Project TEC2005-05101, funded by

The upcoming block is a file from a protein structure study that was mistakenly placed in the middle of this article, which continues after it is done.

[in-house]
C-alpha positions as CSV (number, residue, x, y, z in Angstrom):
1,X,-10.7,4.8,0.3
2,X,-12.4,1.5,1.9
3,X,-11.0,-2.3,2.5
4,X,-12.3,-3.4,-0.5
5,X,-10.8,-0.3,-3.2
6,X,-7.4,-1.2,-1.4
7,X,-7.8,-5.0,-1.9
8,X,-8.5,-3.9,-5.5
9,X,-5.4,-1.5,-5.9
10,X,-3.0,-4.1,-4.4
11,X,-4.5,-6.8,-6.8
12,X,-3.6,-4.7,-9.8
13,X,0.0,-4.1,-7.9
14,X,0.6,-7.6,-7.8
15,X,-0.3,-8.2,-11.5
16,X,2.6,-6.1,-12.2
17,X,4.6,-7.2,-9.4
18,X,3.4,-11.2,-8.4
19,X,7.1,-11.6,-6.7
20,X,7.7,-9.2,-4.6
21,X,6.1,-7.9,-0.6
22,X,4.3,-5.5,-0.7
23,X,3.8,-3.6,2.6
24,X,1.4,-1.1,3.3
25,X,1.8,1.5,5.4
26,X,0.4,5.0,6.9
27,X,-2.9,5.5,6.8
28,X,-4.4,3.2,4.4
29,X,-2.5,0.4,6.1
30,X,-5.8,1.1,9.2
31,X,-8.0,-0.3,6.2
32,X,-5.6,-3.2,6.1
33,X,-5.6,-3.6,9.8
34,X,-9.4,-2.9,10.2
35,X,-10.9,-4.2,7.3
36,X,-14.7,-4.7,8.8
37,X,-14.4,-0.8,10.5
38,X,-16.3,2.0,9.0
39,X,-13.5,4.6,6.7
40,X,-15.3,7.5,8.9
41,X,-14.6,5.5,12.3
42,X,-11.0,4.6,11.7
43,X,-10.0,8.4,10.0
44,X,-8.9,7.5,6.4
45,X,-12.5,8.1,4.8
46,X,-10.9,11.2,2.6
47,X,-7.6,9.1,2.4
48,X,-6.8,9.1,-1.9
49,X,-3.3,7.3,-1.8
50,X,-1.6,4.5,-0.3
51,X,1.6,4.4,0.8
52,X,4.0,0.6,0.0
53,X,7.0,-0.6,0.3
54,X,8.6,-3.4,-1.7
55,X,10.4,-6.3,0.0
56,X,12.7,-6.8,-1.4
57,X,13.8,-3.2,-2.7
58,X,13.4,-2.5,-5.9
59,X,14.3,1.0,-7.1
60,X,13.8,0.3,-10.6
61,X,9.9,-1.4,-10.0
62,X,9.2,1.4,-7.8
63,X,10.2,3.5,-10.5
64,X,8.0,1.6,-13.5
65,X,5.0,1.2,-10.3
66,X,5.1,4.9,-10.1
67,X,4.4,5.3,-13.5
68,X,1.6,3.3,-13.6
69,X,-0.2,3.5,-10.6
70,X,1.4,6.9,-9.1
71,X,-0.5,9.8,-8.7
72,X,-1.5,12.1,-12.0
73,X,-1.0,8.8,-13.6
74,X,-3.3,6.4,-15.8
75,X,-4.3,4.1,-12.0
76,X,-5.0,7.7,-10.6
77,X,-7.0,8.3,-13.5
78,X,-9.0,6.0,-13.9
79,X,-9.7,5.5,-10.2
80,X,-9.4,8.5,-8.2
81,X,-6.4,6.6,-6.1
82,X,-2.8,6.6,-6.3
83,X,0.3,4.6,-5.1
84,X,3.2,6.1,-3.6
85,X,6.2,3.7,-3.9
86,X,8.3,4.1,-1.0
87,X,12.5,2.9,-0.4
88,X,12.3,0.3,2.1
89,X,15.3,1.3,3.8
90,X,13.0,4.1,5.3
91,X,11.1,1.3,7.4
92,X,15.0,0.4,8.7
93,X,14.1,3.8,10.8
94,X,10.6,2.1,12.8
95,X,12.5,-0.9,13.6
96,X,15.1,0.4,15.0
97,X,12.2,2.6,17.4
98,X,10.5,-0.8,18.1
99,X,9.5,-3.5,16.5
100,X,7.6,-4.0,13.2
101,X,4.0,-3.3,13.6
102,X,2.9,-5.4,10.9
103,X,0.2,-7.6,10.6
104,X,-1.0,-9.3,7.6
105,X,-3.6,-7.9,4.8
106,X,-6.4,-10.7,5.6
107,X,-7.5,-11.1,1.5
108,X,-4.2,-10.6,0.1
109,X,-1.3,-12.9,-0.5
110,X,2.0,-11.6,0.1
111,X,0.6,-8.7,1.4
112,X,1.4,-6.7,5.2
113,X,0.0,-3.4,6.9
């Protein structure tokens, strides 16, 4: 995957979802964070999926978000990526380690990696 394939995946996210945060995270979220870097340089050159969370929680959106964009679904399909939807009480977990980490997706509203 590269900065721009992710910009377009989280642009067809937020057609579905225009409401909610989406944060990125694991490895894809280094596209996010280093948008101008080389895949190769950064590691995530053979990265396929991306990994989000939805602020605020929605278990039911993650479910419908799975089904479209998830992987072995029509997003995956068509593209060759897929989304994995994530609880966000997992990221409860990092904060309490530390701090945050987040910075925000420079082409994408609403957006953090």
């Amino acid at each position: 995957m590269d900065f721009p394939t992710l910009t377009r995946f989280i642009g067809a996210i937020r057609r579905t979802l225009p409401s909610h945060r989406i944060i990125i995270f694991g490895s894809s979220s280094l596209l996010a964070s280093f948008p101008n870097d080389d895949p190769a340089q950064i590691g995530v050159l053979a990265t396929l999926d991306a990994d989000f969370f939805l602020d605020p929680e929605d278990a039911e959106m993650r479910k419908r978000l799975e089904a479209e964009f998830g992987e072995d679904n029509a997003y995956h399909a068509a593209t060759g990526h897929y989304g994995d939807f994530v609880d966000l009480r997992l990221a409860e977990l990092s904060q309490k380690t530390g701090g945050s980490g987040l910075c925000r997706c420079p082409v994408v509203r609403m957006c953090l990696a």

The down-scaling of Si CMOS devices issues scientific and technological challenges for the design and fabrication of integrated circuits. Key aspects to improve are the control of dopant profiles in ultra-shallow junctions and very short channels in MOSFETs and the development of new dielectric materials needed for the MOS gate. In this project we will carry out atomistic simulations of ion implantation and annealing, to adequately predict the dopant profiles, and electrical characterization of high-k dielectrics, to study their properties and performance. Our research is focused on the development and improvement of atomistic models for defect and dopant interactions, which are key in the definition of the final carrier profiles. The extension of the model to amorphous Si and stressed Si is needed as those materials are considered the most plausible option for the achievement of low-resistivity ultra-shallow junctions. Predictive and computationally efficient models will be developed and used for the analysis and optimization of ion implantation and thermal, flash and laser annealing processes. On the other hand, electrical properties and microscopic defects in high-k dielectrics grown by Atomic Layer Deposition will be characterized to establish the technological parameters for the fabrication of high purity layers. All these fields have open questions which are critical for the solution of the technological challenges set by the International Technology Roadmap for Semiconductors for the achievement of the 45nm node and beyond.